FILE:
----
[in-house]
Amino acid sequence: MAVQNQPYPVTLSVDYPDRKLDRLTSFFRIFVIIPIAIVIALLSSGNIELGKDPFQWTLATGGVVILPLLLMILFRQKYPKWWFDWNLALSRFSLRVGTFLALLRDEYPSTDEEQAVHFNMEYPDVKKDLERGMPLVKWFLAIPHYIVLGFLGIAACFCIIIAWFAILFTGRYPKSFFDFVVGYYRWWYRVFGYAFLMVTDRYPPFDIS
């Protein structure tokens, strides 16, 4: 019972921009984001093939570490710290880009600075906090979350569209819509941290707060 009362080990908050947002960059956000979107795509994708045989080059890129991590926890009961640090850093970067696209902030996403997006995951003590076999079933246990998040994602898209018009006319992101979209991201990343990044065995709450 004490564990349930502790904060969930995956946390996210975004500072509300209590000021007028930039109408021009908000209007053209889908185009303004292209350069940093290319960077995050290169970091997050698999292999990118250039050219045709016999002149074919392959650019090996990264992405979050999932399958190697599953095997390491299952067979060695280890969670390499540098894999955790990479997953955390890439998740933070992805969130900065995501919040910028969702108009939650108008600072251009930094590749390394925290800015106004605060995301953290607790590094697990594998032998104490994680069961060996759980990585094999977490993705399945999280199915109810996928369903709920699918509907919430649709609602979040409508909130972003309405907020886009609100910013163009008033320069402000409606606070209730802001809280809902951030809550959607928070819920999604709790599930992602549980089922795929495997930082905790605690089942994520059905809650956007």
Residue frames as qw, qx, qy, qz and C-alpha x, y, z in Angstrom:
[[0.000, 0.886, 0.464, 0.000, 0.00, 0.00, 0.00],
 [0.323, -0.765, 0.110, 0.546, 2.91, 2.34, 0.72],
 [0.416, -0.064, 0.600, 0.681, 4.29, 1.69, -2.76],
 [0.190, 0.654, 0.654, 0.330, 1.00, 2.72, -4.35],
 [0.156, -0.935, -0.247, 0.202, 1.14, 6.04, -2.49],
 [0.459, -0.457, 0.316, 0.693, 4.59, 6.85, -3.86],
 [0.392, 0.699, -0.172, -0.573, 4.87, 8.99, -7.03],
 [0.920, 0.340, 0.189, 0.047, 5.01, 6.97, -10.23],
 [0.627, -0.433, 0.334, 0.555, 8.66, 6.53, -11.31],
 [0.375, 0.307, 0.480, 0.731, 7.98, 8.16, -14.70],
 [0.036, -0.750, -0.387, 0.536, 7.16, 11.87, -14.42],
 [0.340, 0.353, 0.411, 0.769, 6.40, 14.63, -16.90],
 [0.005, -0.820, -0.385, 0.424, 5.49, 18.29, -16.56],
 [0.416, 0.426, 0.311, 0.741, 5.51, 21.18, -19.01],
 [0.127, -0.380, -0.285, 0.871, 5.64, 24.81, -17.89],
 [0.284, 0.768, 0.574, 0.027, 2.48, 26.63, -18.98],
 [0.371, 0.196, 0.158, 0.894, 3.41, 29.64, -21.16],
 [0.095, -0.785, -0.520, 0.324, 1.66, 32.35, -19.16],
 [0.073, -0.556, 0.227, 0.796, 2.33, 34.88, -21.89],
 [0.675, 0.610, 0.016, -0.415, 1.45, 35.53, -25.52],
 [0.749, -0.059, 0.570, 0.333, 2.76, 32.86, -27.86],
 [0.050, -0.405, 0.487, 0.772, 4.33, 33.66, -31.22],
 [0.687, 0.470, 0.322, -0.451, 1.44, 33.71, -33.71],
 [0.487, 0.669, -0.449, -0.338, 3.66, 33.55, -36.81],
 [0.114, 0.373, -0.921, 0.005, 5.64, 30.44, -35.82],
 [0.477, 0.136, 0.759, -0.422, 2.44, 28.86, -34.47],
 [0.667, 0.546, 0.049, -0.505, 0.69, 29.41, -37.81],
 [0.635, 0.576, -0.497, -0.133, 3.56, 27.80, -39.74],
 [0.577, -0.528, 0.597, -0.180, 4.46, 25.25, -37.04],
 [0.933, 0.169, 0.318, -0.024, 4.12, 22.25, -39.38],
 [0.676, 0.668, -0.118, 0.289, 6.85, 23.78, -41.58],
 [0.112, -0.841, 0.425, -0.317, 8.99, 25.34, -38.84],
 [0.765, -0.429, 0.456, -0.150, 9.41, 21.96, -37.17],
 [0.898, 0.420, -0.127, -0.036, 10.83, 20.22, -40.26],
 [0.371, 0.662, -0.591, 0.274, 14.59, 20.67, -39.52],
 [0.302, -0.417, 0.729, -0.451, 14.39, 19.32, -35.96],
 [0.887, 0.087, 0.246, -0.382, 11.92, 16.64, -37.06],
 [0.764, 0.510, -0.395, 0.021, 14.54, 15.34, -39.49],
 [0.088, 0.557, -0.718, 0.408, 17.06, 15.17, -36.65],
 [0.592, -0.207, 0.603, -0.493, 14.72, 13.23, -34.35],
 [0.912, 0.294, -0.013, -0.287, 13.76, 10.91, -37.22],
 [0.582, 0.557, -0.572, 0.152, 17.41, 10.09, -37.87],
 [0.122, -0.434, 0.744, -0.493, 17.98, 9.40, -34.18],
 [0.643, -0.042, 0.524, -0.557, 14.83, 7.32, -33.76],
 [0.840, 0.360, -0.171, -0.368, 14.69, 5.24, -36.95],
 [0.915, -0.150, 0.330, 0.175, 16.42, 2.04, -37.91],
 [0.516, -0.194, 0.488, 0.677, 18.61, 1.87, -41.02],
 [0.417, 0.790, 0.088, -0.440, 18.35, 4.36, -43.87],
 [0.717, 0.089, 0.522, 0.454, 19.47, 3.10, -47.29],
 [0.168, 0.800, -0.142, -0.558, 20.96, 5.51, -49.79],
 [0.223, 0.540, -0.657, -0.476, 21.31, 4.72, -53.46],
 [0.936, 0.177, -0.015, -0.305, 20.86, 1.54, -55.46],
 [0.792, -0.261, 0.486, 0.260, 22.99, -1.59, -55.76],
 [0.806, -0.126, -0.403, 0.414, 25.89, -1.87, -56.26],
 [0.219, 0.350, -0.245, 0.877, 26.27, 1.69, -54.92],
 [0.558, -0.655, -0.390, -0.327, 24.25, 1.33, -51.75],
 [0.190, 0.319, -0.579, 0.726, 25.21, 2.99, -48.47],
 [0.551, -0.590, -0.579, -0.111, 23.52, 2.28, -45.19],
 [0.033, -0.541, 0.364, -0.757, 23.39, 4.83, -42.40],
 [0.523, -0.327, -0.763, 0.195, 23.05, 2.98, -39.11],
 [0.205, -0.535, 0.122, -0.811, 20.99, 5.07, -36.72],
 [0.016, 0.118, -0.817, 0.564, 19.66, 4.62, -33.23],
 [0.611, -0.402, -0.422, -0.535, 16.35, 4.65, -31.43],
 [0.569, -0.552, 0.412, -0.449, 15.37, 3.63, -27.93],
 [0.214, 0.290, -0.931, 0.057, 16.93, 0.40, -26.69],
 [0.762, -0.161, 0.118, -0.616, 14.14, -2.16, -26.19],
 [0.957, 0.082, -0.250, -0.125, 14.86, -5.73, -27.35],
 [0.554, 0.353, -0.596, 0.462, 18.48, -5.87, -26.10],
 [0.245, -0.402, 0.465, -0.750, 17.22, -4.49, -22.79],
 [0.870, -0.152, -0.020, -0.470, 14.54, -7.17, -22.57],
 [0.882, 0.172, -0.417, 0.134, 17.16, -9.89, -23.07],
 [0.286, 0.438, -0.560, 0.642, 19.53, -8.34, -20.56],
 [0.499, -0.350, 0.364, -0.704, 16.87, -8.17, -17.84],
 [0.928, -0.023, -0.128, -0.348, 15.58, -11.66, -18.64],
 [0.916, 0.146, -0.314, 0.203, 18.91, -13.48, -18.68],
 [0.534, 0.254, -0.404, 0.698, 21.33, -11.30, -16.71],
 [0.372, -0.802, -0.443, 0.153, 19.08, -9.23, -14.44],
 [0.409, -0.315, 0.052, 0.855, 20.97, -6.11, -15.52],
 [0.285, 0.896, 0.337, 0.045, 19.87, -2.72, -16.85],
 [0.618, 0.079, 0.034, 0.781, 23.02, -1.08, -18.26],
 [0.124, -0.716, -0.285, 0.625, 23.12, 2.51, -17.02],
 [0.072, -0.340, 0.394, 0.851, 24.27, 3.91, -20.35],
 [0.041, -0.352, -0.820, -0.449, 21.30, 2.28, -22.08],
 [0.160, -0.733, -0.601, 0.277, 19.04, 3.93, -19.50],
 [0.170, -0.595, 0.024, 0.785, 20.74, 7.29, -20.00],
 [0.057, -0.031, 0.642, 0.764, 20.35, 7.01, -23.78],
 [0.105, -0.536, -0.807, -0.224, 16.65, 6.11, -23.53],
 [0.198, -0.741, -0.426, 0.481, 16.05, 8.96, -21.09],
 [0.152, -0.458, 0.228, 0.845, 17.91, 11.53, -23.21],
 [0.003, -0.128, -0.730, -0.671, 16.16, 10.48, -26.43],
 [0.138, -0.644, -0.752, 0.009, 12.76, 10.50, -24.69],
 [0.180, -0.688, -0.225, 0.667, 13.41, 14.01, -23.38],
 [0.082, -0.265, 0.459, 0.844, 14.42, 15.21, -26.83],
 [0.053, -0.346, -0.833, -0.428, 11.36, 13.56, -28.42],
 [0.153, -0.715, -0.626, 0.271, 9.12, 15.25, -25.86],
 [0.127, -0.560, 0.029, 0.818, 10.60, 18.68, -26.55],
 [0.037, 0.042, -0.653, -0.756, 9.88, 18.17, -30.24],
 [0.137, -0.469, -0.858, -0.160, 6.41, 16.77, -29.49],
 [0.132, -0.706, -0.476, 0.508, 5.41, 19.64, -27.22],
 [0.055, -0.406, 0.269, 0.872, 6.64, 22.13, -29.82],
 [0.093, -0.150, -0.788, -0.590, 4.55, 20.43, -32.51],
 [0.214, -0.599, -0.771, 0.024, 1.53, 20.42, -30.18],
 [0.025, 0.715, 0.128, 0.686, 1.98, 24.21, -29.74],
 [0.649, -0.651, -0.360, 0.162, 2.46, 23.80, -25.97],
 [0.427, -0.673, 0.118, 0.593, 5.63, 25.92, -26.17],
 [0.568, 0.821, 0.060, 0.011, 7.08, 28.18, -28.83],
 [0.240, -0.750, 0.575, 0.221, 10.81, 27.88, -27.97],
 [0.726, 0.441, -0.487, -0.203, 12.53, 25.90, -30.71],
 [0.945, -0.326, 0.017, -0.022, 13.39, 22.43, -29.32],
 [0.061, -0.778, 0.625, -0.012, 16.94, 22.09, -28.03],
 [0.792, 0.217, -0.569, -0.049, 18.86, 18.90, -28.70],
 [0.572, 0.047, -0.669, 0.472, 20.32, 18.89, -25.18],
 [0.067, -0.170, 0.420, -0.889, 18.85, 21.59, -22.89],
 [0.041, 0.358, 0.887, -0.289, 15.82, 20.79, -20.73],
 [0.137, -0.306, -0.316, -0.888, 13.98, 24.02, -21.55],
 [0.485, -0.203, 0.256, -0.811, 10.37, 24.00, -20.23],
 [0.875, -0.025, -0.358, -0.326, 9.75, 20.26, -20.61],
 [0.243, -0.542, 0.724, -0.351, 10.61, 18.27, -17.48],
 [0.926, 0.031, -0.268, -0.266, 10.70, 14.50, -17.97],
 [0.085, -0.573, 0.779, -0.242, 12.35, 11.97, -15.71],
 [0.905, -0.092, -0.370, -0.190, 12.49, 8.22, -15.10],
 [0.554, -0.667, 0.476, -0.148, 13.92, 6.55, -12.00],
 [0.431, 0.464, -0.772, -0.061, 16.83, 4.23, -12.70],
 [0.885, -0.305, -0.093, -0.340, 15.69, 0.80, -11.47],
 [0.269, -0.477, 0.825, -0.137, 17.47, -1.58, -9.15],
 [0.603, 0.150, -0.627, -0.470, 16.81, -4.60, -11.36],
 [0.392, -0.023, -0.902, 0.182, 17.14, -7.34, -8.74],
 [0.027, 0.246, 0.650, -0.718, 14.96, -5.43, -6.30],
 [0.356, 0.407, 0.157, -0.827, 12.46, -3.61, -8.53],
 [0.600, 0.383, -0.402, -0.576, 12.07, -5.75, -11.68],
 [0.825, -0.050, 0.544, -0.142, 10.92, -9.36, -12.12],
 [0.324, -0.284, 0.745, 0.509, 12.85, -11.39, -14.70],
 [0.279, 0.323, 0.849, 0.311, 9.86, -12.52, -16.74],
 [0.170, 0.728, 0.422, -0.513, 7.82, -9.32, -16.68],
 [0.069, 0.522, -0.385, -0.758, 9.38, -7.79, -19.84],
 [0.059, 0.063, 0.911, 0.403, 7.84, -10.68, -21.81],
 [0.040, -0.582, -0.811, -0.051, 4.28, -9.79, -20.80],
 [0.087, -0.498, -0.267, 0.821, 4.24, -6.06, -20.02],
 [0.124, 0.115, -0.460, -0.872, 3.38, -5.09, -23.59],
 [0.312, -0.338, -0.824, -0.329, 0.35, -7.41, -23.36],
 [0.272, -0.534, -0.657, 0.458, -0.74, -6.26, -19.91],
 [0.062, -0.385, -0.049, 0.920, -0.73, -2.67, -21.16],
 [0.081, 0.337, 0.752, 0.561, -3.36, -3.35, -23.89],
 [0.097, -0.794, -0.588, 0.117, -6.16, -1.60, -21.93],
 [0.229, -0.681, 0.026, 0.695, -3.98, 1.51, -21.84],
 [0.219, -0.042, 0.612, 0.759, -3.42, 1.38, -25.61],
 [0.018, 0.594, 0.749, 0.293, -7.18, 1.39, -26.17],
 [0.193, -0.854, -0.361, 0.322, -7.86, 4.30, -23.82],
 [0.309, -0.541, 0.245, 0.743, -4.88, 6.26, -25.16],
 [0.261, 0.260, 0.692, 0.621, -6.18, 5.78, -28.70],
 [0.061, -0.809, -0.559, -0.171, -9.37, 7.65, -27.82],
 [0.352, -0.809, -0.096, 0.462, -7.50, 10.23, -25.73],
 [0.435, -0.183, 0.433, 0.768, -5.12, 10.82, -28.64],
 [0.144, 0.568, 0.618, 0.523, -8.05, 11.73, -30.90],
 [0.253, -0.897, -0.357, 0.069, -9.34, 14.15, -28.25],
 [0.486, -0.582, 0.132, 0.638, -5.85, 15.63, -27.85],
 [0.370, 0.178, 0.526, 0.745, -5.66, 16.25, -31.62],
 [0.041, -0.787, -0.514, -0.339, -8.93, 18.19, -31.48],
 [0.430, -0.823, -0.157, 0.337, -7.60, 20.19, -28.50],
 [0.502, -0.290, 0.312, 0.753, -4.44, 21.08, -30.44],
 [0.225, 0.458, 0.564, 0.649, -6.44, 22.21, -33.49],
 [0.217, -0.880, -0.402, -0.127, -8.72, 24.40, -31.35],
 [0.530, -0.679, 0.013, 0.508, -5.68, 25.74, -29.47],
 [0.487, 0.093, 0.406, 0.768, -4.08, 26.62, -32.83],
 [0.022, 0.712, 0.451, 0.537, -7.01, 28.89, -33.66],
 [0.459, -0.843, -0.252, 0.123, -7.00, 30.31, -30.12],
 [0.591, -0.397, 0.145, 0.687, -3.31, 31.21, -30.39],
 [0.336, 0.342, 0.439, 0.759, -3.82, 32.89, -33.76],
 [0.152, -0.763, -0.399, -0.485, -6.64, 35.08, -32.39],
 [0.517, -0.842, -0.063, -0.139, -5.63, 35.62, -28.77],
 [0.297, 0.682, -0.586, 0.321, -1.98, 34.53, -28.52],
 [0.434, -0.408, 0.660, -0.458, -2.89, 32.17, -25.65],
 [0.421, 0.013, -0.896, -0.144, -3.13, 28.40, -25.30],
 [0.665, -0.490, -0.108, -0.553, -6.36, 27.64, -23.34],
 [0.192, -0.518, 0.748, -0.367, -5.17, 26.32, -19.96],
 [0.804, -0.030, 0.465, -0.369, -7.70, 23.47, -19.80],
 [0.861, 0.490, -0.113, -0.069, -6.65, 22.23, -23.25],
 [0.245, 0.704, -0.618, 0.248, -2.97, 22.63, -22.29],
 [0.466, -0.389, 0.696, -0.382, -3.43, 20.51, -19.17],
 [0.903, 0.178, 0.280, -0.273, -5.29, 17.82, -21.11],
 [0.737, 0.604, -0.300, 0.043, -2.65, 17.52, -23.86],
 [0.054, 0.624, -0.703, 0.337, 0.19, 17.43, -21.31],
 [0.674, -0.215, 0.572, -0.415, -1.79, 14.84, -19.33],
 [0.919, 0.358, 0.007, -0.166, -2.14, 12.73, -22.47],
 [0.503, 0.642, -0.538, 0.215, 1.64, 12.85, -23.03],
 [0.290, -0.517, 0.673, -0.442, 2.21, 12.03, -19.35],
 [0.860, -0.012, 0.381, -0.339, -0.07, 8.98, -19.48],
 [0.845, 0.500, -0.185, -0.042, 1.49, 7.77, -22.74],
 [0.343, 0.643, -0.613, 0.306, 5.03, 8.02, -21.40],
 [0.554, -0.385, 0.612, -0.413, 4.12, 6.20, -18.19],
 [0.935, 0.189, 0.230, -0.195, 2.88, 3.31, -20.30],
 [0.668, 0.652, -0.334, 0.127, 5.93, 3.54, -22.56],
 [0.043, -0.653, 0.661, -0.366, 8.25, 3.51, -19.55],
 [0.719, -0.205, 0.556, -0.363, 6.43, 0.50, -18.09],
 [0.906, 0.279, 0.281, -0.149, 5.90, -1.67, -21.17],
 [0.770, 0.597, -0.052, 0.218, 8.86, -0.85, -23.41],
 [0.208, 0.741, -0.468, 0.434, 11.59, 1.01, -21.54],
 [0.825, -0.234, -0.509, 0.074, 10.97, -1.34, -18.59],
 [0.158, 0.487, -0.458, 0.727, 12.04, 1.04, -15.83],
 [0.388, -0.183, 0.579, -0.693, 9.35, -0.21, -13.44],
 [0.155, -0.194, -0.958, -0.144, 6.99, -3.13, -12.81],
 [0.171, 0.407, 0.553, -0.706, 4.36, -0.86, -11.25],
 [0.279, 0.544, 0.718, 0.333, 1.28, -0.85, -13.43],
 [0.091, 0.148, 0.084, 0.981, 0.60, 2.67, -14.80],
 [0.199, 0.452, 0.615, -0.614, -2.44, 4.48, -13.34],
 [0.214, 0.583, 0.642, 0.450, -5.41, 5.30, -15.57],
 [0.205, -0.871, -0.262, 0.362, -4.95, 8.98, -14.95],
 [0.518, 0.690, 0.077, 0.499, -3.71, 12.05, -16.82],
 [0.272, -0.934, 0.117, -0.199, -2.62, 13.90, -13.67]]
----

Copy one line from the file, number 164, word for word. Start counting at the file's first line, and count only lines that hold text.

 [0.502, -0.290, 0.312, 0.753, -4.44, 21.08, -30.44],